Finola O'Kane investigates how topographical depictions of cabins, cottages and dwellings shaped perceptions of Ireland in the 18th century and beyond.
Visitors to Ireland often remarked on the long strings of cabins that stretched along the approach roads to every town and village (Fig. 1). These often attracted more attention than a town's new public buildings. Their frequently dilapidated condition gave writers the opportunity to pontificate on Ireland's housing and general poverty. Typically constructed of poor but readily available building materials such as turf sods or thatch, they usually did not possess either a chimney or windows, both of which would have made the building more expensive to heat. Sometimes the cabins clustered together into clachans, settlements lacking a town square, market place or village green that would have made them easier for visitors to interpret. The clachan also had no church or market hall to give it a clear visual focus with the cabins appearing thrown together at random.
In 1779 Arthur Young (1741–1820) prepared the frontispiece plate of 'An Irish Cabbin' for volume two of his seminal publication A Tour in Ireland 1776-1779 (Fig. 2). The small decrepit construction, described in the text as a 'weedy dung-hill', was chosen to represent Ireland – not an image of an Irish city, street, public building or great house. In representing the state of the country, Young's use of the word 'cabbin' rather than cottage was highly considered, with others such as Emily, Duchess of Leinster (1731–1814), using it to contrast the Irish environment with that of her home country of England:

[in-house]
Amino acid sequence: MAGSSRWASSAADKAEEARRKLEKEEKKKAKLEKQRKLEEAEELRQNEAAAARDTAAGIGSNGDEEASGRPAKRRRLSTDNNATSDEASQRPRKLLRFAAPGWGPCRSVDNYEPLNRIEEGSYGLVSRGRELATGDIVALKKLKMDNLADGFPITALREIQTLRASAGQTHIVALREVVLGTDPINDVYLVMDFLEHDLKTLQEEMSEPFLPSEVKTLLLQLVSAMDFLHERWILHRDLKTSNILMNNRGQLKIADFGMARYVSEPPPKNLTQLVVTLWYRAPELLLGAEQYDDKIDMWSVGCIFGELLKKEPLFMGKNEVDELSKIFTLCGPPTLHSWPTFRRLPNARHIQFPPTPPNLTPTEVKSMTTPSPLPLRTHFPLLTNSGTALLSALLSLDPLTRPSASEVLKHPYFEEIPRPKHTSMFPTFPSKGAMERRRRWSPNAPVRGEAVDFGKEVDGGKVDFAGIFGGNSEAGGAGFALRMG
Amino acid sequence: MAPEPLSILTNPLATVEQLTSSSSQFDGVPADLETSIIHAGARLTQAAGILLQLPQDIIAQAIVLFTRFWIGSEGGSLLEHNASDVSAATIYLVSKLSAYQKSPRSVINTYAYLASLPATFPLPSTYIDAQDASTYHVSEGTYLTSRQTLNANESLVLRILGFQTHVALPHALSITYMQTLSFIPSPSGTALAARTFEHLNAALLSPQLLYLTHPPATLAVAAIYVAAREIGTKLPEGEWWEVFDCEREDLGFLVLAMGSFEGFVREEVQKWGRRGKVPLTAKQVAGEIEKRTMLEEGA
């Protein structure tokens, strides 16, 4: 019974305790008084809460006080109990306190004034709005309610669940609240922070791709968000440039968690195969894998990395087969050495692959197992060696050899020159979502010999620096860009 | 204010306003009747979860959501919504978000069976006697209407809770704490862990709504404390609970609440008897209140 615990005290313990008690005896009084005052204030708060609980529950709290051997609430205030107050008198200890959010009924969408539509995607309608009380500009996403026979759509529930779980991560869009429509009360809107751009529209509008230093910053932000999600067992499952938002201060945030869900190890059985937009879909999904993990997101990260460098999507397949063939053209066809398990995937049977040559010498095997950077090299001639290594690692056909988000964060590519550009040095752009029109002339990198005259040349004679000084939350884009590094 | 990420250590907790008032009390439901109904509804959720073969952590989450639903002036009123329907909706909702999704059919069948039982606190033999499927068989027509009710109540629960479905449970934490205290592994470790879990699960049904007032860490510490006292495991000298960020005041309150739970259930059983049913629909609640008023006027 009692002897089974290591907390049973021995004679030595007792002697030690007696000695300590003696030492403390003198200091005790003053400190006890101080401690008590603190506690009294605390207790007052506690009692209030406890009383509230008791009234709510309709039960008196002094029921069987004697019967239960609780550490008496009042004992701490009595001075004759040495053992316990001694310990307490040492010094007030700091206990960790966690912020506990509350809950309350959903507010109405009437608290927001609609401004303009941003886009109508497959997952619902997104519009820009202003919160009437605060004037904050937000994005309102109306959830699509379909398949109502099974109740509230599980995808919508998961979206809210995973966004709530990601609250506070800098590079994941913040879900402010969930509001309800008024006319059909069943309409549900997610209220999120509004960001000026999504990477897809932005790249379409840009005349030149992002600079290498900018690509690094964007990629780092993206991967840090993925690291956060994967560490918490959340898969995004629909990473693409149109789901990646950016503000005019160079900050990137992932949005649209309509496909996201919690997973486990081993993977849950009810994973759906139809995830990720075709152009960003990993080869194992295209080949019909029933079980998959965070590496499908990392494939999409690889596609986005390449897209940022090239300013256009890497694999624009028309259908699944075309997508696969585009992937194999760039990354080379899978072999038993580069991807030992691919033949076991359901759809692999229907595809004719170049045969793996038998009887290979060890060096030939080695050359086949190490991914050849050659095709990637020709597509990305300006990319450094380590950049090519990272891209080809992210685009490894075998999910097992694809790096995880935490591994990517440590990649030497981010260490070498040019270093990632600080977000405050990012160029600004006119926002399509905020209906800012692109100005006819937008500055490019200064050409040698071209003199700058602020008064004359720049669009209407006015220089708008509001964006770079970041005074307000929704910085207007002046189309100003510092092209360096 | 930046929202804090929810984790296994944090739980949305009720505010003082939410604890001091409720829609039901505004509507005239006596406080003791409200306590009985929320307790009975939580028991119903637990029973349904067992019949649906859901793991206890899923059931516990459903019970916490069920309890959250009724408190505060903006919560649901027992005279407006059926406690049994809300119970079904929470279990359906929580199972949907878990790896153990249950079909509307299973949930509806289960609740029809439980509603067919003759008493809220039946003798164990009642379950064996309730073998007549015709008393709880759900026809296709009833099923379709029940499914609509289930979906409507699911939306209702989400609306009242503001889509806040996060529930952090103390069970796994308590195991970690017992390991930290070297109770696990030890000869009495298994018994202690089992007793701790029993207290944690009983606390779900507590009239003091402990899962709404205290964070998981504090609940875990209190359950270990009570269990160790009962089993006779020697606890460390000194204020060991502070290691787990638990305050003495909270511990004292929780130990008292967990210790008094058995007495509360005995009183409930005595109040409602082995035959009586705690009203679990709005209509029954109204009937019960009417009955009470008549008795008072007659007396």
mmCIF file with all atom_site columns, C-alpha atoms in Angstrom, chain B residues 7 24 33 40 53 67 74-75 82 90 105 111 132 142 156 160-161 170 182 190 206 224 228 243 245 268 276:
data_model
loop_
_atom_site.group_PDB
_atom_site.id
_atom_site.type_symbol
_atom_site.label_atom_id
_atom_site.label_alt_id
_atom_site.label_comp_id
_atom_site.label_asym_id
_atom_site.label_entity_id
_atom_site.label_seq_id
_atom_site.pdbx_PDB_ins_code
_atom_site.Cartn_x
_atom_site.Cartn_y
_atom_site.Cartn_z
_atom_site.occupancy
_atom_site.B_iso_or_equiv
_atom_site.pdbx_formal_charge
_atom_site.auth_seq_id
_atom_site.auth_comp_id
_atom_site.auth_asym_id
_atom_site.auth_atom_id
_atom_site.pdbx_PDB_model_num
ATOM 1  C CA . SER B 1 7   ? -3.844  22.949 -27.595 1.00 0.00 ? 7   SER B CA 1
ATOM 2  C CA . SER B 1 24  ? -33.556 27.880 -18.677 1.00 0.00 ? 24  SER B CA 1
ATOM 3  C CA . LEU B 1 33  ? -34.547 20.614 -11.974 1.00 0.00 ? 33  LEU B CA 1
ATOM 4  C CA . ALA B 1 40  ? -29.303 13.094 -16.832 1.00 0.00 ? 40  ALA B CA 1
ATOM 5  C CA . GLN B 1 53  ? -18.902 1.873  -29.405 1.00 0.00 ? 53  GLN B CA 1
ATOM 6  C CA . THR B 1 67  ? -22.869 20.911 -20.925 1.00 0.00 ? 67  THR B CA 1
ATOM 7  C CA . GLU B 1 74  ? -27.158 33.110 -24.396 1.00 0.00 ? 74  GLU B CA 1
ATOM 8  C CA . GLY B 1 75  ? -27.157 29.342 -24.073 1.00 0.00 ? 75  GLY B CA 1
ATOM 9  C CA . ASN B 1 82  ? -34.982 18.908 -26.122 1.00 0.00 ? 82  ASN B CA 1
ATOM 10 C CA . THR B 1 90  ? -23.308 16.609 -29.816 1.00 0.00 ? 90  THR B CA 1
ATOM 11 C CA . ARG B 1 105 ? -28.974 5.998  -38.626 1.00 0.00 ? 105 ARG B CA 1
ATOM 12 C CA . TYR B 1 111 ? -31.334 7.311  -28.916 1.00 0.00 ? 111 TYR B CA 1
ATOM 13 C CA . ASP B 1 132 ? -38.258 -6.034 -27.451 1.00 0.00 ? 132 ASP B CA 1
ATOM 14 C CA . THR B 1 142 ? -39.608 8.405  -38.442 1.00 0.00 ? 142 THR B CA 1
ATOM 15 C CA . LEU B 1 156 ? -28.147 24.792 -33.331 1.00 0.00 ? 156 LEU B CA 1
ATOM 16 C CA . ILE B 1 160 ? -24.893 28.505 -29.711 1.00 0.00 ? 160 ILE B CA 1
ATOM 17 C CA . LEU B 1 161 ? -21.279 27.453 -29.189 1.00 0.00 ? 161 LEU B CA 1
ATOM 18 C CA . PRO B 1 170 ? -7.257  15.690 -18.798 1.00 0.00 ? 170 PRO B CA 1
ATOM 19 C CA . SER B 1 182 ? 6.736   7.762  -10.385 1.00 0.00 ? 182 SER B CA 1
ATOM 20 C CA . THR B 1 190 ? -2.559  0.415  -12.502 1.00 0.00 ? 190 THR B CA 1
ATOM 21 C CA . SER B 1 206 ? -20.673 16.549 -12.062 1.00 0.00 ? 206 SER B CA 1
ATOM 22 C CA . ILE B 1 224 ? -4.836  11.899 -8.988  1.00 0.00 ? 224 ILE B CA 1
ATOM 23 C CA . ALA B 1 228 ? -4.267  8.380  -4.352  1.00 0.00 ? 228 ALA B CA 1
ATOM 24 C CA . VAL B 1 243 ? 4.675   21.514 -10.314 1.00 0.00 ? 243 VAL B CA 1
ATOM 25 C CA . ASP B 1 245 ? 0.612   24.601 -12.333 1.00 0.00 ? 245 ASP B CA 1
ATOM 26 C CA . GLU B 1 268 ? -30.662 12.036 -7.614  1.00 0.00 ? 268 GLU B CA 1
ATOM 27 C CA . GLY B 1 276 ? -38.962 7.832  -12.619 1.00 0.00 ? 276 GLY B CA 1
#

You can't imagine anything more like the country of England than it is all round us here [near Stradbally, County Laois]; shady lanes with oak trees in the hedges, a river just under the windows, fields and meadows with paths thro’ them, no stone walls, no miserable looking cabins near it—in short, this spot is vastly pretty.
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Young's illustration shows an example of what the later 1841 Census of Ireland would define as fourth-class housing or 'mud cabins having only one room'. A third-class house was a 'better description of a cottage, still built of mud but varying from two to four rooms and windows'. A critique of Ireland's housing for poor runs through Young's entire tour, with an extensive analysis of cottages and 'cabbins' in the 'Habitations' subsection:
The cottages of the Irish, which are all called cabbins, are the most miserable looking hovels that can well be conceived: They generally consist of only one room: mud kneaded with straw is the common material of the walls; these are rarely above seven feet high, and not always above five or six; they are about two feet thick, and have only a door, which lets in light instead of a window, and should let the smoke out instead of a chimney, but they had rather keep it in especially when the cabbin is not built with regular walls, but supported on one, or perhaps on both sides by the banks of a broad dry ditch.